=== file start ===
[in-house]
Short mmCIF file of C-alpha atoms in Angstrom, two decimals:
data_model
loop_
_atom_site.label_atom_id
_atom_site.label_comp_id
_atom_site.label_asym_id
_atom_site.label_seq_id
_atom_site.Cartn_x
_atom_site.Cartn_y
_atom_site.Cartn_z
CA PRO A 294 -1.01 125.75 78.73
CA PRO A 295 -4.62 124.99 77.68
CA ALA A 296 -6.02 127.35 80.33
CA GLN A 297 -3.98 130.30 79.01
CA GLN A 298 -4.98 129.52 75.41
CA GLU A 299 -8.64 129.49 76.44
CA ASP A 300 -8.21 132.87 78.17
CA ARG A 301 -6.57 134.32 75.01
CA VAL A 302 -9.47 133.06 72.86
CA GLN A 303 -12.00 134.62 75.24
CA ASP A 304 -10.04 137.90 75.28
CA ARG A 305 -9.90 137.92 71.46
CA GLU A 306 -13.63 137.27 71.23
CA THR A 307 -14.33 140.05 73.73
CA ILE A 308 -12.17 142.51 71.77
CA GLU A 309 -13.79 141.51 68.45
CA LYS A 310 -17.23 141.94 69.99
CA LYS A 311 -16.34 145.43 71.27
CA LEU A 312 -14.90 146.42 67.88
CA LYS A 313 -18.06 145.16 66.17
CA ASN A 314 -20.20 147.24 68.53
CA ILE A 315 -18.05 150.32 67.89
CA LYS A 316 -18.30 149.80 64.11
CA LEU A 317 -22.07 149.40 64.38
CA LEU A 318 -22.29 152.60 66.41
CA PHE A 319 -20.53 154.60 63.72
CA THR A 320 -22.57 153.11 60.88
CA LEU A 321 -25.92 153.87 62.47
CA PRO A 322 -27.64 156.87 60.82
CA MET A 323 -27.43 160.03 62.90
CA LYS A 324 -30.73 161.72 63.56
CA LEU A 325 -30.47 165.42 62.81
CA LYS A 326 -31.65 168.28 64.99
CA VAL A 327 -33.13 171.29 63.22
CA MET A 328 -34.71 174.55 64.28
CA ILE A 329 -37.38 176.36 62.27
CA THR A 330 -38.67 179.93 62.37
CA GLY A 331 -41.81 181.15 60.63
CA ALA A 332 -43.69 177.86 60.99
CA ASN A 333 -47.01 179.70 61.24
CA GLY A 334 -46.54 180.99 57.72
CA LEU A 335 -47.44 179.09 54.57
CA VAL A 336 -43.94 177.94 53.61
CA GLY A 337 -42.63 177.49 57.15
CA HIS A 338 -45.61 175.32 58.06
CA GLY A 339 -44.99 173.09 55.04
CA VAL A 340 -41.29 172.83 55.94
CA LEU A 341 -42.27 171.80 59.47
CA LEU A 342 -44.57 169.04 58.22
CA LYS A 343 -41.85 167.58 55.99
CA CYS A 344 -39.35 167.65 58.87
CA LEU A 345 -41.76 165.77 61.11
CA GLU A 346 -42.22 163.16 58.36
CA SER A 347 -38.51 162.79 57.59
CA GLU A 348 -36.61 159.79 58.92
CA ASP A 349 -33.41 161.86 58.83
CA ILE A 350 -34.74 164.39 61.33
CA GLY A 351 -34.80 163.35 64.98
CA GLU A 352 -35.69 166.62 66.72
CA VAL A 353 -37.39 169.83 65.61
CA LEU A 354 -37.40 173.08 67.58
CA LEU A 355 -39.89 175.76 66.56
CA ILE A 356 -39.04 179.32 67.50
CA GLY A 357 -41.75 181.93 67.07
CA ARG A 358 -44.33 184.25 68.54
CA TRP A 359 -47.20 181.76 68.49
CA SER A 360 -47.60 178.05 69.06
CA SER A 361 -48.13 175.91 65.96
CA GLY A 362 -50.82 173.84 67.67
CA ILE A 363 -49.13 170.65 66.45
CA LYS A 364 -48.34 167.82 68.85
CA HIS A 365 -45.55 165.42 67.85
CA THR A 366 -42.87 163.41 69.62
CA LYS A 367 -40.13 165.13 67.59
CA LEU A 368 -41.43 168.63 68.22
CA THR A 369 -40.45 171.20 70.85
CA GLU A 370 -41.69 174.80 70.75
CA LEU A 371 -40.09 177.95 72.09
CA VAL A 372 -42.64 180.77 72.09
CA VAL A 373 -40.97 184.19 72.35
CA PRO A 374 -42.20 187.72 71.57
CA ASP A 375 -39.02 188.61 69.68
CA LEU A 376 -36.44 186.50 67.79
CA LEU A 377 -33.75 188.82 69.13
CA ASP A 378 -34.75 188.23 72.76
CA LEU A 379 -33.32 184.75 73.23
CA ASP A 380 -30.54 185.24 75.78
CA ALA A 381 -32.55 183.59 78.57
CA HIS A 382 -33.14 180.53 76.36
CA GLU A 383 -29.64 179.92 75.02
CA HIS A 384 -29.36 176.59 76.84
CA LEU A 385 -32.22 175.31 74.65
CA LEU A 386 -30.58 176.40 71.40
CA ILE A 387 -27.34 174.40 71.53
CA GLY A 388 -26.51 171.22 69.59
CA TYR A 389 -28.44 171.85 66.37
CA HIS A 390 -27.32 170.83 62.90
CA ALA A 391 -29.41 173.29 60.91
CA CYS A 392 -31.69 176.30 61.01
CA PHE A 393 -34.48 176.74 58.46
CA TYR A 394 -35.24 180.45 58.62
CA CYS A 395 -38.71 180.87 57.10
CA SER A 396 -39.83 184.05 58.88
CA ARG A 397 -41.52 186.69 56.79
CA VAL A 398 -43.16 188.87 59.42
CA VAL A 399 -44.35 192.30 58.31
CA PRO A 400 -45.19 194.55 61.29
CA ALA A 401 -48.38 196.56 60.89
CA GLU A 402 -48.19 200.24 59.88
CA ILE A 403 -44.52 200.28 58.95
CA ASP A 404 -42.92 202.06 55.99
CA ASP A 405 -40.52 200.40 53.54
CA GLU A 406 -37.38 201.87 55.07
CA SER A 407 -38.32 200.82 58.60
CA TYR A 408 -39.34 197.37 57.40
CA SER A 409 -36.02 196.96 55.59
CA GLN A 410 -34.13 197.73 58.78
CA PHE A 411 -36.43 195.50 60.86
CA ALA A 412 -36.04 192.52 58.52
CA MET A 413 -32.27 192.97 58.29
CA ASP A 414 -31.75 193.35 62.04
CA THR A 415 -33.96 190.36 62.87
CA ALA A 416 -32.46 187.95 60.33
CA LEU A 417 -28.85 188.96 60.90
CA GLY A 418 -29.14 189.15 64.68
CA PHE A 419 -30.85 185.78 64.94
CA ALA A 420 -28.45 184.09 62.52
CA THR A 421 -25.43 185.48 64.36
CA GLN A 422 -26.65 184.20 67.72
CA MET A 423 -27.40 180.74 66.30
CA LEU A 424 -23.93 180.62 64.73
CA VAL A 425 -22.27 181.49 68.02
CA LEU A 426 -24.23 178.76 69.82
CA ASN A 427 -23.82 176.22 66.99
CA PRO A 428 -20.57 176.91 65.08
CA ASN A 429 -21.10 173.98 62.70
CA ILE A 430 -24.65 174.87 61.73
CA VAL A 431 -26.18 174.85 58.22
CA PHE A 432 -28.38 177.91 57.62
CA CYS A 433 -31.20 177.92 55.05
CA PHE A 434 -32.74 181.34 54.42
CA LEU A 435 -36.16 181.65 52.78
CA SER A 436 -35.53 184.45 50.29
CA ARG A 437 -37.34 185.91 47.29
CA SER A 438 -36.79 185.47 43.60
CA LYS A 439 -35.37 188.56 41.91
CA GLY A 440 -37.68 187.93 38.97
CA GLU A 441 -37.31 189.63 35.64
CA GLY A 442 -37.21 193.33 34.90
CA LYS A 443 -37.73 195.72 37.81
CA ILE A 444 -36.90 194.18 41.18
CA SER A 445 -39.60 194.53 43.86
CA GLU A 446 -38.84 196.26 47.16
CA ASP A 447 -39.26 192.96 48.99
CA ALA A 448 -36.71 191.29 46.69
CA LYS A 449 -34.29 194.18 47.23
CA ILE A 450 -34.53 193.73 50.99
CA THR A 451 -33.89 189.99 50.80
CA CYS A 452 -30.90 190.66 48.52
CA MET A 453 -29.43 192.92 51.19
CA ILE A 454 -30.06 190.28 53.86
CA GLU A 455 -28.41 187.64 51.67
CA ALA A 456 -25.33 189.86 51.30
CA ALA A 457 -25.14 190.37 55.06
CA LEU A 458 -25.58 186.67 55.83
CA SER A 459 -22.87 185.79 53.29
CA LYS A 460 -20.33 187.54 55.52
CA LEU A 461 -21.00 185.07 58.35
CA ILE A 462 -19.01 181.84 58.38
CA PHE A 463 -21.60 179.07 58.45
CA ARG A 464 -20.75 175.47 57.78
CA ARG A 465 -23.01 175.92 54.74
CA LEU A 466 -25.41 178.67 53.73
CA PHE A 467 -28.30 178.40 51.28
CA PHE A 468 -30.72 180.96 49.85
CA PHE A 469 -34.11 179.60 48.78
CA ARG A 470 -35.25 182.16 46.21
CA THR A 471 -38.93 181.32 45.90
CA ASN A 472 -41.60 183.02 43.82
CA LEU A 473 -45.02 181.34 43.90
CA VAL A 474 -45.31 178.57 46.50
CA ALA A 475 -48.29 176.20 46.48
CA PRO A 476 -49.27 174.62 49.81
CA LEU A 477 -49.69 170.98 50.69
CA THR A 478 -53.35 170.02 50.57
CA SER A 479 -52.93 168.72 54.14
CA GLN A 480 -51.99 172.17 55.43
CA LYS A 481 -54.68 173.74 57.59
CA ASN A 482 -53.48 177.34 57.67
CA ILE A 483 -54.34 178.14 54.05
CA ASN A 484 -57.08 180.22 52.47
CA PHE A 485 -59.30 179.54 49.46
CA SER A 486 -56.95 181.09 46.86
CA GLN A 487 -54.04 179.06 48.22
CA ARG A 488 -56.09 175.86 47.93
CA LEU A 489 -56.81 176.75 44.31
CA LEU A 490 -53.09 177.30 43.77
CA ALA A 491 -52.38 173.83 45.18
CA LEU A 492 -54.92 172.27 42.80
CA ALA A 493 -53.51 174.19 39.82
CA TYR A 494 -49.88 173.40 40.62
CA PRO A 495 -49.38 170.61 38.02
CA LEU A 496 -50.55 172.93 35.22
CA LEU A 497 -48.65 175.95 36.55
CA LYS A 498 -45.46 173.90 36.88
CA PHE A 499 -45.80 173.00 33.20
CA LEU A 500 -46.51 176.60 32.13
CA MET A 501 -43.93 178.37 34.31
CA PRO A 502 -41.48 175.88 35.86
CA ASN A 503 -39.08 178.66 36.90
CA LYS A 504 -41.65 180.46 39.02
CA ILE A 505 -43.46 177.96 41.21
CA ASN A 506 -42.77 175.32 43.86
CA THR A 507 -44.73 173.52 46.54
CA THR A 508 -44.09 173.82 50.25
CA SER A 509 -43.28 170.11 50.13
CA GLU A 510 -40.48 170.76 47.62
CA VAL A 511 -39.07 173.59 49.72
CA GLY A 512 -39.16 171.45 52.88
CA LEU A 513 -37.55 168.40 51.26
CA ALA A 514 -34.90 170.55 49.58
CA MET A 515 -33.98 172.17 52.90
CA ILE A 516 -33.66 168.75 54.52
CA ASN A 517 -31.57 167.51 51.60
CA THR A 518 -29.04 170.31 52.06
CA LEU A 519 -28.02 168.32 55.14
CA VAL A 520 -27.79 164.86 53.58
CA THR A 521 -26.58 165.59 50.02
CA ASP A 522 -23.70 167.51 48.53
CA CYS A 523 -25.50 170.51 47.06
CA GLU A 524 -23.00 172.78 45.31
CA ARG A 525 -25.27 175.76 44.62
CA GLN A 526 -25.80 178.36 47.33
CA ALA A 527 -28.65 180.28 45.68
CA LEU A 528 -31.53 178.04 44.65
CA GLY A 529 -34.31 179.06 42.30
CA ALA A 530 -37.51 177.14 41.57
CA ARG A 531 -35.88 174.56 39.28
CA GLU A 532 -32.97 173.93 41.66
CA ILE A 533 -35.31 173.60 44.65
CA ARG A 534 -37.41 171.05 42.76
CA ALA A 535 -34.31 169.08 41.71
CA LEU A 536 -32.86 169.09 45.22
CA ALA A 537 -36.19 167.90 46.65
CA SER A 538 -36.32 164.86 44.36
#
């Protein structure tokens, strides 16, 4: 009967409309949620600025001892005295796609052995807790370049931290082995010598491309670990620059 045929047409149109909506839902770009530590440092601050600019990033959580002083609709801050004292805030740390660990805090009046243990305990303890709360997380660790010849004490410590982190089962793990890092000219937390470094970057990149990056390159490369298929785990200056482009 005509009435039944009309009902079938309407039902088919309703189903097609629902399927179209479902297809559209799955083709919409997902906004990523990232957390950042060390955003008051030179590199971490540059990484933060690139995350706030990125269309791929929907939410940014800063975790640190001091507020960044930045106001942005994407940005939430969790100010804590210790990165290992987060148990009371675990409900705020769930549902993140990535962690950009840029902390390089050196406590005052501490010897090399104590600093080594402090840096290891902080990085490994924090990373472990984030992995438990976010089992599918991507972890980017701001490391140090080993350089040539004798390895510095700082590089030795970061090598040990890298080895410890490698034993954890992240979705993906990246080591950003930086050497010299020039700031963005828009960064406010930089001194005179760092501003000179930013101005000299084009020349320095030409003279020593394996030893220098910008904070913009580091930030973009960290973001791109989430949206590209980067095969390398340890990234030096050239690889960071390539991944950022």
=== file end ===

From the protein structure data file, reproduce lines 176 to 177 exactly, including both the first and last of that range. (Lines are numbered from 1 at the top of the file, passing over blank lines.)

CA LEU A 458 -25.58 186.67 55.83
CA SER A 459 -22.87 185.79 53.29